• Your treatment
• Your support
• Your choices
• Your life
Your first consultation will probably be made on the recommendation of your doctor, although you can contact us directly if you wish. We are often contacted directly by people who require a second opinion on a diagnosis they have received.
You will receive an examination, but this first visit will feel more like an interview than an examination.
Whatever the reason for your visit, the aim of the initial consultation is to find out about you, your lifestyle and your symptoms so that your MDT team will know which further tests are required to make a diagnosis and work out a treatment plan.
Cancer is the most common worry, but there are many other reasons for visiting us . Most lumps and bumps are not cancerous but early diagnosis of any new lump or bump is very important.
An early diagnosis is much safer as the outcomes are much better if cancer is caught early.
MRI scanner provides 3D internal pictures.
Its very probable that further tests will be needed to arrive at a diagnosis and may continue to be used as part of your treatment plan.
These test may include:
• Nasendoscopic examination
• Ultrasound scan
• Fine needle aspiration (FNA)
• Incisional biopsy
• MRI (magnetic resonance imaging) scan
• CT (computerised tomography) scan
• PET CT scan
Once a diagnosis has been made then a plan is drawn up for your treatment.
The multidisciplinary team works together to decide the best way to proceed with your treatment. You will be presented with the full range of treatment options and will be kept fully involved at every stage. Members of your team will include whichever experts are required for your condition. Typically they may include surgeons, oncologists, specialist head and neck radiologists, pathologists, dietitians, speech and language therapists, dentists, plastic and reconstructive surgeons and specialist nurses. Your team will meet at least once every week to discuss the diagnosis and assess your progress once your treatment plan starts.
You will be assigned a 'key worker' - a clinical nurse specialist who will be responsible for co-ordinating your care. Their function is to support you through the diagnosis, treatment and follow-up after treatment is completed.
Cancer: A cancer diagnosis is a possibility. There are many different types which can start in the mouth, nose, throat, salivary glands, or neck. The most common types are oral or mouth cancer and thyroid cancer.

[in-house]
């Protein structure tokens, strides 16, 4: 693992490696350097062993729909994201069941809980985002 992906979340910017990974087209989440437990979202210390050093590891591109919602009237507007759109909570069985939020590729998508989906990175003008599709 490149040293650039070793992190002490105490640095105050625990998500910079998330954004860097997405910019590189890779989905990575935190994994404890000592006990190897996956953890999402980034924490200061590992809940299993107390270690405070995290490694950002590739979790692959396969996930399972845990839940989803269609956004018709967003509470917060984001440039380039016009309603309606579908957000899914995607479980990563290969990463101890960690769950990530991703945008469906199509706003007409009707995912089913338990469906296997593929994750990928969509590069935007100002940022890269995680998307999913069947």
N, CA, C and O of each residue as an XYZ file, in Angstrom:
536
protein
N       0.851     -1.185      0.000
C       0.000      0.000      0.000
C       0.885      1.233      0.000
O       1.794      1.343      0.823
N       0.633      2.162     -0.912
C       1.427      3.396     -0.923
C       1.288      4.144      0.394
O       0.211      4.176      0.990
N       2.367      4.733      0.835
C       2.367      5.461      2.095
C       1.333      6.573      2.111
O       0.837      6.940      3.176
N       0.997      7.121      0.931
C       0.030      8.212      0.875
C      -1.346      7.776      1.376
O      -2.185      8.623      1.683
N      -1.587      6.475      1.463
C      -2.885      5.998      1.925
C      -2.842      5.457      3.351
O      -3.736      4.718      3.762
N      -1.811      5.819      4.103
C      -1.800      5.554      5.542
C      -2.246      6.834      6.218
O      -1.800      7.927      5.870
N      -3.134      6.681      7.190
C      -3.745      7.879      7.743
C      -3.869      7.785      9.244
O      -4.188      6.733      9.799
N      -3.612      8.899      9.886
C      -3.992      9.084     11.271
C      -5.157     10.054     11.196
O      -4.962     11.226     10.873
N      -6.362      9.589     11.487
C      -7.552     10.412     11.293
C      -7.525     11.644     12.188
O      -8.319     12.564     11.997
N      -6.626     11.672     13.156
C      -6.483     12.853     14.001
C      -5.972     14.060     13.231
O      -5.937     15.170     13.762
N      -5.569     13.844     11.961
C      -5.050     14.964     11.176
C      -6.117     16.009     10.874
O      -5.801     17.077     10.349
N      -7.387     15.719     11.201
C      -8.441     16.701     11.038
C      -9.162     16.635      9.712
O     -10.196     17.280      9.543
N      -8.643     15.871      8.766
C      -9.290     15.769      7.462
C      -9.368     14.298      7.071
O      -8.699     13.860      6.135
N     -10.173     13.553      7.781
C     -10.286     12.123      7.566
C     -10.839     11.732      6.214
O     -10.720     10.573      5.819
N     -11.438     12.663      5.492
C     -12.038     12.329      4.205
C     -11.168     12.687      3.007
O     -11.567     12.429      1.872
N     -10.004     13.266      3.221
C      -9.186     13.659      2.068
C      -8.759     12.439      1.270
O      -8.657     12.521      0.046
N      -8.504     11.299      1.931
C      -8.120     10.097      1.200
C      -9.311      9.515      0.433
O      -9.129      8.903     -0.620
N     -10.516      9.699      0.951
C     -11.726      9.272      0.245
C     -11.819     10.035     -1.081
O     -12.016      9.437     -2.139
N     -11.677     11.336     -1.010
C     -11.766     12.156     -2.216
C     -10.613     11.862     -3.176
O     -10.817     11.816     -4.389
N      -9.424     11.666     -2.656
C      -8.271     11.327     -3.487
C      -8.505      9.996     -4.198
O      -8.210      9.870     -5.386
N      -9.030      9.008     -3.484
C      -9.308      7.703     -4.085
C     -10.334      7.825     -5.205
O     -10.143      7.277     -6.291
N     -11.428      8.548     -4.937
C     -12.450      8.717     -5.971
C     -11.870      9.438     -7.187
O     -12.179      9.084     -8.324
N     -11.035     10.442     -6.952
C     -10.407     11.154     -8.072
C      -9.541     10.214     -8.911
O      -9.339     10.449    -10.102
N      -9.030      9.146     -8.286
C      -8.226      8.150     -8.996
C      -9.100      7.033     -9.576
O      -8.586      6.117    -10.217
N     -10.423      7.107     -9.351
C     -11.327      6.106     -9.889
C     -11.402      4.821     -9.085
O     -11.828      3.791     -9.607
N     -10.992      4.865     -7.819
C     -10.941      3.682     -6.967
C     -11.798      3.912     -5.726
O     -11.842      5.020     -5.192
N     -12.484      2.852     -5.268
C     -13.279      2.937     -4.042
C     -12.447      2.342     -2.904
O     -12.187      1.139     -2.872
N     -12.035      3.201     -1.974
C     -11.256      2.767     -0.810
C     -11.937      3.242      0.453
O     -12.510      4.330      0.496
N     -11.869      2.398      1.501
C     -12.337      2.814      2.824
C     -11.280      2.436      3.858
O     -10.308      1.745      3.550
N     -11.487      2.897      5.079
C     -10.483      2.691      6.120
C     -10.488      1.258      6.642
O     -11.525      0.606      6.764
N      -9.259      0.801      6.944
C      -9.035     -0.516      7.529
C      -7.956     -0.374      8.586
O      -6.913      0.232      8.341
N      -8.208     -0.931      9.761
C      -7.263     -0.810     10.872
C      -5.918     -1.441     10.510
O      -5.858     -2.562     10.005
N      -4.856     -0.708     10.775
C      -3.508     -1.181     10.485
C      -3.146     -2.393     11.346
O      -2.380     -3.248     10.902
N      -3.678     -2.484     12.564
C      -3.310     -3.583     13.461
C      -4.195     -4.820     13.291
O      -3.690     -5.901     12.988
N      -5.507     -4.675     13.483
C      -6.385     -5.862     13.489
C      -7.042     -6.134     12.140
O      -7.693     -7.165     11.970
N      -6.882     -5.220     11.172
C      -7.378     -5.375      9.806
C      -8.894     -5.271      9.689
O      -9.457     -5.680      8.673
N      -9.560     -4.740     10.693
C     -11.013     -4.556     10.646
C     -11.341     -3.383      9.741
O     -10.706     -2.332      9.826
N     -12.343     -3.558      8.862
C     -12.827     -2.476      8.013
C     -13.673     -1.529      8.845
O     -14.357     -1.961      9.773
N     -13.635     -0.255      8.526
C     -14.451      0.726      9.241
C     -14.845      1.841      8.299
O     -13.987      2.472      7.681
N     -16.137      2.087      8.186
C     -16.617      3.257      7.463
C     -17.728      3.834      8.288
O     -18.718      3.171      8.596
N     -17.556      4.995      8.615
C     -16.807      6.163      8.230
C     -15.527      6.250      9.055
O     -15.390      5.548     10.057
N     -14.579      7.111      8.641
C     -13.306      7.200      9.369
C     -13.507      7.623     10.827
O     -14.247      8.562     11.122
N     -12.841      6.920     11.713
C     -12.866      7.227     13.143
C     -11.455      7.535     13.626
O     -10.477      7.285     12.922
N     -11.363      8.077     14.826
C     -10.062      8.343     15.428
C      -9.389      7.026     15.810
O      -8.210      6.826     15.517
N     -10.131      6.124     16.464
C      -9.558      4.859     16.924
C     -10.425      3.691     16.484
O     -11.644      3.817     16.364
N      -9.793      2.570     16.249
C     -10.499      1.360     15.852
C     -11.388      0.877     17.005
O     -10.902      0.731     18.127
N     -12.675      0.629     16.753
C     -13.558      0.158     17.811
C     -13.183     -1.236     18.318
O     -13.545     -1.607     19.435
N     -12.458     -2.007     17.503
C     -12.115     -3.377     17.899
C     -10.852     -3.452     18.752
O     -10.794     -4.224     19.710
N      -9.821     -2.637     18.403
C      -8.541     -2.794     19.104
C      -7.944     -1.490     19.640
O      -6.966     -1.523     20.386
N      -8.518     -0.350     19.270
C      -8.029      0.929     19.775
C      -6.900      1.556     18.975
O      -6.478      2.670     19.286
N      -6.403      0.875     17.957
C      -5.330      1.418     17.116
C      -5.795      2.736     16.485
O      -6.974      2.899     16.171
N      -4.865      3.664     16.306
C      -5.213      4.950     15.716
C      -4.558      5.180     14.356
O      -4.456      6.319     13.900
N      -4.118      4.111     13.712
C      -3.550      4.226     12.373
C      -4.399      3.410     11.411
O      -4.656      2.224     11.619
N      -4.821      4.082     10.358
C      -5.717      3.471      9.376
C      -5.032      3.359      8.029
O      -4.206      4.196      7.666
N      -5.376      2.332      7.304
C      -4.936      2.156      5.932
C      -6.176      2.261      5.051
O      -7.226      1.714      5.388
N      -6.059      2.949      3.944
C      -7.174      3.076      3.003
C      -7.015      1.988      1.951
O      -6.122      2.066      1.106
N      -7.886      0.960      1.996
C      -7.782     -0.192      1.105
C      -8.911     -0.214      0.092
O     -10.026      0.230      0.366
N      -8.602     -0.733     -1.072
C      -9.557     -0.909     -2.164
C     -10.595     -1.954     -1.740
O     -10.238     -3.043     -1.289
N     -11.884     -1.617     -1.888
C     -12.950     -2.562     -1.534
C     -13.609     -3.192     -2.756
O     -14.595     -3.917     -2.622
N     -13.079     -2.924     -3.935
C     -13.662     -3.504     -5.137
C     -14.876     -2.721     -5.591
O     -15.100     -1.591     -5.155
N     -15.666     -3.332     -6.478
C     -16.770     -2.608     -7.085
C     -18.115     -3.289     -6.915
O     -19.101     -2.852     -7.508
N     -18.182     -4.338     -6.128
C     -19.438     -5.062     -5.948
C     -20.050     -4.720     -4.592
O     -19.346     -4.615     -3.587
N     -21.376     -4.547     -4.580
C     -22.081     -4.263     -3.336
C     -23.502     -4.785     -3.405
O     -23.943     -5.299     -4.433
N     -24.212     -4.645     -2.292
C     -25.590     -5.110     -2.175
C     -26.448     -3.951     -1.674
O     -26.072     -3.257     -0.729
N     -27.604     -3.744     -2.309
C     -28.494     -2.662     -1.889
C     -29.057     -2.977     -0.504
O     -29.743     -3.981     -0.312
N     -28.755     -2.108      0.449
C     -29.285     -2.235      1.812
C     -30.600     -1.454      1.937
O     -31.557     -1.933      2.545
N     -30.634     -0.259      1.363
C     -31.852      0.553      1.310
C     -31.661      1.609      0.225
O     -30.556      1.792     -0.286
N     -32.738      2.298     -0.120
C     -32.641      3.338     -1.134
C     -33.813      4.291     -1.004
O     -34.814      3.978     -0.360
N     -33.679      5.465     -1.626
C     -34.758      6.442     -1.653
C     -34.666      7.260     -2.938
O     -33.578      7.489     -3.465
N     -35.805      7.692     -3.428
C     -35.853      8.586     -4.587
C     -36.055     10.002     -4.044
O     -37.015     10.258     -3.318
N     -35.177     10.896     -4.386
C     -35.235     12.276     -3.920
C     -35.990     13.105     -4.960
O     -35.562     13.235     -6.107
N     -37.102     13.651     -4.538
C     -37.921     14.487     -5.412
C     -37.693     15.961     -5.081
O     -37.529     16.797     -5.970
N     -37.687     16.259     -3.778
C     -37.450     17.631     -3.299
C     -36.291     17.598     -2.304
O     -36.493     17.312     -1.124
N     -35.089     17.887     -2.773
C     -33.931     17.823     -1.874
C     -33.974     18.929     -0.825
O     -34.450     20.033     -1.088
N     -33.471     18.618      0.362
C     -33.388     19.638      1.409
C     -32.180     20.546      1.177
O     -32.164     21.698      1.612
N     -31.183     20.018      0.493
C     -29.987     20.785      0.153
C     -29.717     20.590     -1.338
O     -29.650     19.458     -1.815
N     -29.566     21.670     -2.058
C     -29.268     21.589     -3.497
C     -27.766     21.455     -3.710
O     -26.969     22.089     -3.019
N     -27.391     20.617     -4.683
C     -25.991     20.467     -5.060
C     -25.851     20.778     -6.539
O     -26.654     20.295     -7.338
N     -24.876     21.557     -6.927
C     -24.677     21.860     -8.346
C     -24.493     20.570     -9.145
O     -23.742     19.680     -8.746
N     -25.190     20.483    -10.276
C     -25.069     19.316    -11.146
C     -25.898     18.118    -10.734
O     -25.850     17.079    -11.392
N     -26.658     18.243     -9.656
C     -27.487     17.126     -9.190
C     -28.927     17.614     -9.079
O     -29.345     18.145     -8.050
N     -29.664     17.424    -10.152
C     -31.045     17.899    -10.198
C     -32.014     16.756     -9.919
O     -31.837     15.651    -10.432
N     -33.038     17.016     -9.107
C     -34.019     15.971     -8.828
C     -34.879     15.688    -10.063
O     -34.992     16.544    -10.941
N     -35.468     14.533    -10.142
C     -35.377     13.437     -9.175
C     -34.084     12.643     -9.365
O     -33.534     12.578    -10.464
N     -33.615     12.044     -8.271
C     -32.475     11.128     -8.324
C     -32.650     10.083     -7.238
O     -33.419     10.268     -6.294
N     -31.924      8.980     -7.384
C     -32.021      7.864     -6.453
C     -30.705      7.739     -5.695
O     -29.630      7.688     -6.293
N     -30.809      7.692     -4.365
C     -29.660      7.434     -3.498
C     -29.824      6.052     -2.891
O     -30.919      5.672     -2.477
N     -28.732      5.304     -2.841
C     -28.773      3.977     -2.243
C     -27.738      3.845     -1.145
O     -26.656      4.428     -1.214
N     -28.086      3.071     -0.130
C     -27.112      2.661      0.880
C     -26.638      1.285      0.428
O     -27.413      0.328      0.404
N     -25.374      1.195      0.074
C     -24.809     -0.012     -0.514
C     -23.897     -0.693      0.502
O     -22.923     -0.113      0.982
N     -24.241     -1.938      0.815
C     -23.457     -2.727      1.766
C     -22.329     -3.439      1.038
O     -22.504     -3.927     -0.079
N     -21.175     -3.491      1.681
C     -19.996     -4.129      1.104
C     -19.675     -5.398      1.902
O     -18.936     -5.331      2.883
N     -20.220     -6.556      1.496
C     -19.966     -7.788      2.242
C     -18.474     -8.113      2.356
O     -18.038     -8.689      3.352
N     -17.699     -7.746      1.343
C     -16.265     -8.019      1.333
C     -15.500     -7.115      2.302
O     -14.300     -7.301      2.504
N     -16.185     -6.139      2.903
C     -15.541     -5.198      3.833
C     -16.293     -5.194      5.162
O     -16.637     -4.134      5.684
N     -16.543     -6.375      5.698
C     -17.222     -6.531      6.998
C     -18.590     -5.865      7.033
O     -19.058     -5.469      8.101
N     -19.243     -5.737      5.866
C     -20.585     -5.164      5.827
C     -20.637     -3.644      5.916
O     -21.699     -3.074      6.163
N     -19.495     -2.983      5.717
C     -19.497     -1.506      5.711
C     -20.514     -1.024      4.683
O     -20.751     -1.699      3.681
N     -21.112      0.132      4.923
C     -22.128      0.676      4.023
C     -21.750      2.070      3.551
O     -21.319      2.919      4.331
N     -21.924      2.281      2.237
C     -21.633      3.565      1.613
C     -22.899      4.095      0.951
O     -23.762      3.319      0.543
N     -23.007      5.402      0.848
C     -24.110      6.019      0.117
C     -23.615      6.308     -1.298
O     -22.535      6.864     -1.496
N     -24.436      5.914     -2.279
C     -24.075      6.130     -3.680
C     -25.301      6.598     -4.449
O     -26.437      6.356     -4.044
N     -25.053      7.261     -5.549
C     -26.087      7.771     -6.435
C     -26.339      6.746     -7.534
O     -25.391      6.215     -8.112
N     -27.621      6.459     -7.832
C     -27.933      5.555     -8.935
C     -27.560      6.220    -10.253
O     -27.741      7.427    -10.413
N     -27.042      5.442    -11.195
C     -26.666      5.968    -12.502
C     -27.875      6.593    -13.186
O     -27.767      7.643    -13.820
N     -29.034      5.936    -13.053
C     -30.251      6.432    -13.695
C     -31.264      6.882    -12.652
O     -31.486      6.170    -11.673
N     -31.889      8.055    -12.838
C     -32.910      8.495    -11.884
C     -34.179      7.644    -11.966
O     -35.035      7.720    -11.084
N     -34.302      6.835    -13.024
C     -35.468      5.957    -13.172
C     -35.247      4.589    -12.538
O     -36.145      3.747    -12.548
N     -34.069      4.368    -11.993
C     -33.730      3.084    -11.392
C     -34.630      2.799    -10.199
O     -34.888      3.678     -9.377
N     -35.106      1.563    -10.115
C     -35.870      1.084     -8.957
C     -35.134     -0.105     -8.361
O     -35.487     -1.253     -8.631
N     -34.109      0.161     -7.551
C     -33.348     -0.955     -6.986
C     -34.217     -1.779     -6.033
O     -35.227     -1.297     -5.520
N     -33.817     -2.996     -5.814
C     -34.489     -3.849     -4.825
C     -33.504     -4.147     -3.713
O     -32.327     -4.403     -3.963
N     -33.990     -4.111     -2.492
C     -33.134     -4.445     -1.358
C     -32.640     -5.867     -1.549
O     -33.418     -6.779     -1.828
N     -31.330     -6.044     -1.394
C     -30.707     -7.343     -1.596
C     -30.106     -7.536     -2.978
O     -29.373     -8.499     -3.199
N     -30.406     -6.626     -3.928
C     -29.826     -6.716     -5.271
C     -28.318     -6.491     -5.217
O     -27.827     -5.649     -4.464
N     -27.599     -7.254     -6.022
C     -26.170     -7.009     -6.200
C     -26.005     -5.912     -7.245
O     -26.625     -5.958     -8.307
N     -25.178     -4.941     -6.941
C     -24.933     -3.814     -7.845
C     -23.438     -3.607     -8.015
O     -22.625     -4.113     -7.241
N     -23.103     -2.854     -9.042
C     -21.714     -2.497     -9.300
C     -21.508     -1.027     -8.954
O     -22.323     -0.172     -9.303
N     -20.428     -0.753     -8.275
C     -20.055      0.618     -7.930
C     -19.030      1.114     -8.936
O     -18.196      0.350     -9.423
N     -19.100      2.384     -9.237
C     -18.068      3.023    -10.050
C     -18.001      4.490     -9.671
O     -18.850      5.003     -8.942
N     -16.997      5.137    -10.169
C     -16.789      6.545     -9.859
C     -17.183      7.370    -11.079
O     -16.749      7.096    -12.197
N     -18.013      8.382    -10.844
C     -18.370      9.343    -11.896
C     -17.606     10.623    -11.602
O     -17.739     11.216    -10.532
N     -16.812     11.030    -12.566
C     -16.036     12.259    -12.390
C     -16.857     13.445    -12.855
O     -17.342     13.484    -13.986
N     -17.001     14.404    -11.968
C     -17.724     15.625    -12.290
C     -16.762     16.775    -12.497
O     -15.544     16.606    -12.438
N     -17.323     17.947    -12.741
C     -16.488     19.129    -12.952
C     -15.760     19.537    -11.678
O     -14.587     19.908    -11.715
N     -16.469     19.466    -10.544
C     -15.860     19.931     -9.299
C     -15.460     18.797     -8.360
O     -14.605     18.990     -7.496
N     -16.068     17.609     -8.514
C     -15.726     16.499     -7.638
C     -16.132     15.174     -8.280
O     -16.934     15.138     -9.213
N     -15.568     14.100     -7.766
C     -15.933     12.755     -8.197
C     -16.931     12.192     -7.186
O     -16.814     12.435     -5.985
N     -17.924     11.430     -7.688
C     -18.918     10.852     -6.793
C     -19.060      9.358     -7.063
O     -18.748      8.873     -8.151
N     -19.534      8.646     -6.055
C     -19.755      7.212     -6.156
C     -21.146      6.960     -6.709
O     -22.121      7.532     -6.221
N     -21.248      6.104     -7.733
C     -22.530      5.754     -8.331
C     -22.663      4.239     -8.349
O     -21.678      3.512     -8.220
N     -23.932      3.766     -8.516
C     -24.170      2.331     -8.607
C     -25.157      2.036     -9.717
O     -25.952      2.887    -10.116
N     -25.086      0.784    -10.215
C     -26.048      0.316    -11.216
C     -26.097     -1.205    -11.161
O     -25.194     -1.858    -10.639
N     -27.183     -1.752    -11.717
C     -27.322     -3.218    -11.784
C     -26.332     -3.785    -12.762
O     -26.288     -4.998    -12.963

Patients under our care are among the first beneficiaries of the ongoing research at UCL (University College London) . UCL is Mr Kalavrezos' research base and is at the forefront of developing cancer care. Their cross-disciplinary approach brings researchers together to advance the understanding of cancer and develop improved diagnostics and treatments. They are also bringing the world’s most advanced form of radiotherapy, proton beam therapy, to the UK.
Head and neck cancers are usually treated with surgery, chemotherapy or radiotherapy or a combination of these. The type of surgery needed and the treatment ratios will depend on the type and complexity of cancer.
The main aim of treating cancer is to remove or destroy all of it and provide a cure. But there are other aims such as reducing the long term effects of treatment and maintaining your quality of life. This involves key decisions on the amount of surgery and which methods can be used. Reconstructive surgery to the head, neck or face may form part of your recovery process.
Statistically, most tumours or growths are benign. If this is the case then your treatment will mostly involve surgery without radiation or chemotherapy being necessary .
But early diagnosis is always important since benign tumours can become malignant if left.
From initial diagnosis to the completion of your treatment, the priority is to keep you at the centre of the process and ensure continuity. Whereas several experts on your team may not remain involved at all stages, it is the job of the key worker assigned to you to support you and possibly your family through your whole journey.
The key workers are usually clinical nurse specialists. Key worker support services can include psychological support from trained counsellors, and a range of complementary therapies.
Patients who have finished treatment will be monitored for varying periods of time to check the recovery process, or in the case of cancer, to check for any signs that it has returned or become active again.